Dolma In the 11 years I’ve lived in this part of London, I must have eaten enough stuffed vine leaves to stretch all the way along Green Lanes and back, from the Turkish part where they’re called dolma to the Greek end where they’re known as dolmades. But I’ve never made them. Seeing a vine press in the Turkish Food Centre pushed me over the edge from consumer to creator.

A 750g package of pickled vine leaves, soaked in warm water for 10 minutes then drained, stalks cut off

125ml olive oil
2-3 onions, finely diced
50g pine nuts
250g short-grain rice
50g currants
1tbsp dried mint
1 tsp allspice
½ tsp ground cinnamon
1 ½ tbsps lemon salt *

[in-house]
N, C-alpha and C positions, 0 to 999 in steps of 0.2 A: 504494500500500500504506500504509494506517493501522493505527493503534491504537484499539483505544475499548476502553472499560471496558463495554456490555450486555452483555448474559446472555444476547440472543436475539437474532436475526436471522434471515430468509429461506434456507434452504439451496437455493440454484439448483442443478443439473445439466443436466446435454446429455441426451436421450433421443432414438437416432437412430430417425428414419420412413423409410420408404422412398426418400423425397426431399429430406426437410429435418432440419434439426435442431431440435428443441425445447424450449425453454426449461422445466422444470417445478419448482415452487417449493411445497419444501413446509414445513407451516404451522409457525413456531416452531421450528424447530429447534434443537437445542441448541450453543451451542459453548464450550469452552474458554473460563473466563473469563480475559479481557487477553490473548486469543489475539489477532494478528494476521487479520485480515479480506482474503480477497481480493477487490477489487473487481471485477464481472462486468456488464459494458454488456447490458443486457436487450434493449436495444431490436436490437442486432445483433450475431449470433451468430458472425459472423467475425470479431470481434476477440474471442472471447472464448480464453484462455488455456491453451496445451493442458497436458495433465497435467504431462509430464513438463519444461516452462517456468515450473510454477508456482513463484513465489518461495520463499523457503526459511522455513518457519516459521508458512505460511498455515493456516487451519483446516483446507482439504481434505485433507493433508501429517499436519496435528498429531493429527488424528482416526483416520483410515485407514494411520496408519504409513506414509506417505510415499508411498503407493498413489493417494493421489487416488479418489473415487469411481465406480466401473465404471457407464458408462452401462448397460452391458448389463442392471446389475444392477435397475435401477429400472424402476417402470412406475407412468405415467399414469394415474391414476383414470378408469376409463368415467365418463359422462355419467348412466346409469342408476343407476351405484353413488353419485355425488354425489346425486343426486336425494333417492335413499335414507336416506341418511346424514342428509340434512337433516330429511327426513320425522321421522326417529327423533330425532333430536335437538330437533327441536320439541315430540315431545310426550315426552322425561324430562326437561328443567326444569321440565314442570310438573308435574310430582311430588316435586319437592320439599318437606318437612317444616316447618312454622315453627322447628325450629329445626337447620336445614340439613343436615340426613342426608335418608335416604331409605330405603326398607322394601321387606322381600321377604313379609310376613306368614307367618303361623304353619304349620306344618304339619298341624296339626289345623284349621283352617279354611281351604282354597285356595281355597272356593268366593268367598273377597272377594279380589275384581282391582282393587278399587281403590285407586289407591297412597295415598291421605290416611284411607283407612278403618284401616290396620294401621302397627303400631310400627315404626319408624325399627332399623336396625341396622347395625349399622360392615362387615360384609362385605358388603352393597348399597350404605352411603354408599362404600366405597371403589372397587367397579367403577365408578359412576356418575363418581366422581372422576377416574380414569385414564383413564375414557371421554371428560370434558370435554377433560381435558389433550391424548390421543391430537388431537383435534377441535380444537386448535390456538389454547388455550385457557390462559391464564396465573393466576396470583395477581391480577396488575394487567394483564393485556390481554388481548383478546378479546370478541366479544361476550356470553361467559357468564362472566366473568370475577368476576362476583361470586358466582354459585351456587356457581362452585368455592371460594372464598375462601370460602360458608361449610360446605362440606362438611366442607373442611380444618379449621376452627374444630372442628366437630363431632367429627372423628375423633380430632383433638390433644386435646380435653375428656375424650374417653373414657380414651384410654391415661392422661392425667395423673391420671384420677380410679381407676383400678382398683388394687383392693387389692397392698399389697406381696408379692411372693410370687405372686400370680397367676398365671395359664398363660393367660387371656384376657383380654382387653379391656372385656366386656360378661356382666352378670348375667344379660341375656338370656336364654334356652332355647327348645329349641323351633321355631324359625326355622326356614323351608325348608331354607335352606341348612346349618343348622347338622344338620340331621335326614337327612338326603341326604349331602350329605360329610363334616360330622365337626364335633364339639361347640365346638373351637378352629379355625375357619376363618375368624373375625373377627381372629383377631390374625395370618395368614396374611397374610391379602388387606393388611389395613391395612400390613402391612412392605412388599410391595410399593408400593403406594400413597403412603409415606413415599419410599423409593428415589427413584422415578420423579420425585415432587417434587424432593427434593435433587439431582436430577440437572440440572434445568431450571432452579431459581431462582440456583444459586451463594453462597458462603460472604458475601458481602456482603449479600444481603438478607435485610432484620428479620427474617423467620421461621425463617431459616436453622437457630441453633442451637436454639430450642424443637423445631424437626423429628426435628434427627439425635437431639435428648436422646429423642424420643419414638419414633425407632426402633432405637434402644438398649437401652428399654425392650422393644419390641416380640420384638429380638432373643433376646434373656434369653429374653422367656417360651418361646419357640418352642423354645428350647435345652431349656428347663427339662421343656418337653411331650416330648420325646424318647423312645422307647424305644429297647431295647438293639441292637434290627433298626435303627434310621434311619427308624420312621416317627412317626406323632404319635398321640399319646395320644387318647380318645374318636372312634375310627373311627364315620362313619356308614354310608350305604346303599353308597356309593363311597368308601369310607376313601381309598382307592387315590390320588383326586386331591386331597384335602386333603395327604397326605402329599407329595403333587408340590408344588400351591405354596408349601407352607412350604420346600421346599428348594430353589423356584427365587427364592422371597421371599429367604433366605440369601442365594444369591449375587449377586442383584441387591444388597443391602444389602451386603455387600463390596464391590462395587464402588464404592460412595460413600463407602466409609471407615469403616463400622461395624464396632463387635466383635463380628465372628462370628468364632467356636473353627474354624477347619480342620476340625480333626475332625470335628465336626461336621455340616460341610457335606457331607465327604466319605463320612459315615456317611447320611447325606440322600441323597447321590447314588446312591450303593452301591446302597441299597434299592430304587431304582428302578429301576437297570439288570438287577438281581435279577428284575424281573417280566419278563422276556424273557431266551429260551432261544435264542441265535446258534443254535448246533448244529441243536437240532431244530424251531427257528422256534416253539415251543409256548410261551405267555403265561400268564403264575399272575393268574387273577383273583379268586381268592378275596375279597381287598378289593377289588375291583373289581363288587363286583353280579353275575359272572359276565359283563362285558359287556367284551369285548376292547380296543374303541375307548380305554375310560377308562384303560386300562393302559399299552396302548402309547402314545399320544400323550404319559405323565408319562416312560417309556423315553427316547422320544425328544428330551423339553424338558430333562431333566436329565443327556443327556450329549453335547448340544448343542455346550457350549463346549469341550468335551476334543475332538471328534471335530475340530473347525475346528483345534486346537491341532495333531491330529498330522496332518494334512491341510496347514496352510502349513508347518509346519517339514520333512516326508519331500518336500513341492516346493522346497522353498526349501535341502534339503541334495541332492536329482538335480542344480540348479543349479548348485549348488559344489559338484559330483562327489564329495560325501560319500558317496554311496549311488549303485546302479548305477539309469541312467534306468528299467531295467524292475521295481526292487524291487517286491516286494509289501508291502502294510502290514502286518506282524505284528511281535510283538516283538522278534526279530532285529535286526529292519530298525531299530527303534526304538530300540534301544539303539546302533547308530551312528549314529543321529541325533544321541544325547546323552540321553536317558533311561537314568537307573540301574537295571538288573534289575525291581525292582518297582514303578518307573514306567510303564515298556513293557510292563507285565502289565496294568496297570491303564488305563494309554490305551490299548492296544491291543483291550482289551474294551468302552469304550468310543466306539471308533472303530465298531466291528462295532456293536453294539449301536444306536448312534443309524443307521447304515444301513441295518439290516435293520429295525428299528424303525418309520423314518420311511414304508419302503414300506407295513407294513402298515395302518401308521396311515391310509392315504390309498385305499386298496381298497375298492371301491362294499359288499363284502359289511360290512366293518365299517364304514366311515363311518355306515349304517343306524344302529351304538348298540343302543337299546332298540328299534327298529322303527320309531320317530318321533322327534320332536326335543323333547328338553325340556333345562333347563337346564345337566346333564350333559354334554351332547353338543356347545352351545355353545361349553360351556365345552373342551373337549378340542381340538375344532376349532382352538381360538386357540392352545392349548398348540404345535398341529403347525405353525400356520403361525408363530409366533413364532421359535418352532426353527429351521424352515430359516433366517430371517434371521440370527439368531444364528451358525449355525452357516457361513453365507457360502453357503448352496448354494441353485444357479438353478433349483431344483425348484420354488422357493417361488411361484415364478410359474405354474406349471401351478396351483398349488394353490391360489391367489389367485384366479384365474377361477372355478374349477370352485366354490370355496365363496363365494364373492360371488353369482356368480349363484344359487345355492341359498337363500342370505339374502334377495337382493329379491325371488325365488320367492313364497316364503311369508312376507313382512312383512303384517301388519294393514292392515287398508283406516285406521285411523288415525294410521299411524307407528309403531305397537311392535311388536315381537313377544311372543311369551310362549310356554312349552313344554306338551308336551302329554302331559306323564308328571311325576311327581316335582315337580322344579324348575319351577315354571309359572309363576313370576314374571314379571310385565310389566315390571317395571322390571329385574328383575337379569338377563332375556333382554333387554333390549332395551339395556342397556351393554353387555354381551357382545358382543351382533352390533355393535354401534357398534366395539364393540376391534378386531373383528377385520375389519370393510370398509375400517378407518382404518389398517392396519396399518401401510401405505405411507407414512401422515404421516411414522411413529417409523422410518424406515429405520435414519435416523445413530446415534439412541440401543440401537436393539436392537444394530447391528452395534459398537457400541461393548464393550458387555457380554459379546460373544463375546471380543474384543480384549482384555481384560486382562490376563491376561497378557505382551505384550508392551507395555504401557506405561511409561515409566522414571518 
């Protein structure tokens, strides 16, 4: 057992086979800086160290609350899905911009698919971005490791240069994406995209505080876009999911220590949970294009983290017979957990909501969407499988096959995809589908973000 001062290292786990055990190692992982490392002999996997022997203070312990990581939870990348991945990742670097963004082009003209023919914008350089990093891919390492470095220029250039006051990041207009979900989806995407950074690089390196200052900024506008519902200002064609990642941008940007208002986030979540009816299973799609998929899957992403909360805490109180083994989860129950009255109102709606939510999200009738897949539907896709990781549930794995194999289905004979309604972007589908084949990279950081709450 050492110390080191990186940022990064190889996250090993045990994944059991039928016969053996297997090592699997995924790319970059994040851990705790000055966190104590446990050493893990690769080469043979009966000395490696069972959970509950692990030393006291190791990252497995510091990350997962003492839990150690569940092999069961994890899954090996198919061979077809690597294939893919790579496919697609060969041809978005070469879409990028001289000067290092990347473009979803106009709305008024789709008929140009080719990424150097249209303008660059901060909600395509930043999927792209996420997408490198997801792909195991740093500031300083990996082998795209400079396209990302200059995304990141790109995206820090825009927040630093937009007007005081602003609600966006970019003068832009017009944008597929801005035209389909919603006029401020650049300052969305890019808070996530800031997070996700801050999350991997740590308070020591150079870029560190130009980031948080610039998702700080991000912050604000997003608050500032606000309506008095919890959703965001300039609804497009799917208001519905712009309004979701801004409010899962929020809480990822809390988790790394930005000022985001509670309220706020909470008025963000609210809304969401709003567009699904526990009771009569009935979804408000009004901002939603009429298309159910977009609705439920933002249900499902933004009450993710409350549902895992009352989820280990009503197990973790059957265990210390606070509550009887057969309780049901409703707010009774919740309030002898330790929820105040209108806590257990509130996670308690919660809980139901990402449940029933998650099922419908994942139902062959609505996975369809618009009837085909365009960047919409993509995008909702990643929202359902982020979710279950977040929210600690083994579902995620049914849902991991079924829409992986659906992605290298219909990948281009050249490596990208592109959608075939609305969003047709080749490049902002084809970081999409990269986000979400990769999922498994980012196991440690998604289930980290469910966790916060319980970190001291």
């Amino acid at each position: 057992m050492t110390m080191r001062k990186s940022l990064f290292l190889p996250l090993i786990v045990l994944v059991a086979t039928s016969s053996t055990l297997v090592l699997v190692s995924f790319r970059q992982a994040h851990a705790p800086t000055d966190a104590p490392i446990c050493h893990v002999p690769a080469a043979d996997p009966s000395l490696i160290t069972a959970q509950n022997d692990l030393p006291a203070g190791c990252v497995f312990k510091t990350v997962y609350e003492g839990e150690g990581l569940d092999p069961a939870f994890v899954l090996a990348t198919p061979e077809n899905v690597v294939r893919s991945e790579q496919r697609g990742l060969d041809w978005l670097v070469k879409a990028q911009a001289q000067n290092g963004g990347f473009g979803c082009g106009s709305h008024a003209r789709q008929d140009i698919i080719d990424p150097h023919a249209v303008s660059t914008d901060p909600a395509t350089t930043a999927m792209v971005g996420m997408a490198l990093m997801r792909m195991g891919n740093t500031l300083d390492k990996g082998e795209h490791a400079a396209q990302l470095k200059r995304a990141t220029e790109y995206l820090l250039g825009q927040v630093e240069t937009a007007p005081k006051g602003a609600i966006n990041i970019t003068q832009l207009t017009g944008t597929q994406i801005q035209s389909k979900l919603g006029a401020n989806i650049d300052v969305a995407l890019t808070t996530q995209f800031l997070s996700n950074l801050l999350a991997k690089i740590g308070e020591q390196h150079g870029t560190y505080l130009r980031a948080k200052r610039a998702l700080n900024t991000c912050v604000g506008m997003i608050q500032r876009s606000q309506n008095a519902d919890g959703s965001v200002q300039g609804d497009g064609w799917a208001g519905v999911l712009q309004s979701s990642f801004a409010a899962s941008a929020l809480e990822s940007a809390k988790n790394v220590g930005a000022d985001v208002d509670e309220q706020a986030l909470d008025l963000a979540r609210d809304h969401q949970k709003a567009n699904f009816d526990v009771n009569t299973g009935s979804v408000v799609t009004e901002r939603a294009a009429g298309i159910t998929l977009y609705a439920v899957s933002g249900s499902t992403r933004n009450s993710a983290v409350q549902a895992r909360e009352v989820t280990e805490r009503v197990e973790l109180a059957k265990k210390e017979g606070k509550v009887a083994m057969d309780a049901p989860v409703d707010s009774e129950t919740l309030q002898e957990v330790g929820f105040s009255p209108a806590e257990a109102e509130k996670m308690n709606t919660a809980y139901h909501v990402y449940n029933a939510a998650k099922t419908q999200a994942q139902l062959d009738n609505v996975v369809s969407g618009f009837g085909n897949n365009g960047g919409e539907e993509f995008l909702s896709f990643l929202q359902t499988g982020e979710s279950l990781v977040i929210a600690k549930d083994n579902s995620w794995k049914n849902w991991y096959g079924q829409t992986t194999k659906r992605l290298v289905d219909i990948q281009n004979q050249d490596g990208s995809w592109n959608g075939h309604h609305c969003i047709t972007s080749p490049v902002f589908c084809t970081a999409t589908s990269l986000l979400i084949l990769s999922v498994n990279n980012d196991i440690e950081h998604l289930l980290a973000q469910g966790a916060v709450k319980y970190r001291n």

250ml chicken stock
1 tomato, grated
A good-sized bunch of parsley, stalks removed then finely chopped
2tbsps finely chopped, fresh dill
1 small lemon, sliced
Freshly ground black pepper

*You can find tangalicious lemon salt in Mediterranean supermarkets. If you can’t get hold of any, use a teaspoon or so of ordinary salt and the juice of half a lemon.

Warm half of the olive oil in a large frying pan over a medium-low heat and sauté the onions until soft and translucent, about 15 minutes. Add the pine nuts and fry until they begin to turn golden. Add the rice and fry, stirring, for about 5 minutes until the rice is well coated in the oil. Add the currants, spices, dried mint and lemon salt, stir and pour in half of the chicken stock and simmer gently until most of the liquid is absorbed. Add the rest of the stock and simmer again, stirring quite frequently, until it is absorbed. Remove from the heat and add the grated tomato, fresh herbs and a good few grinds of black pepper. Cool.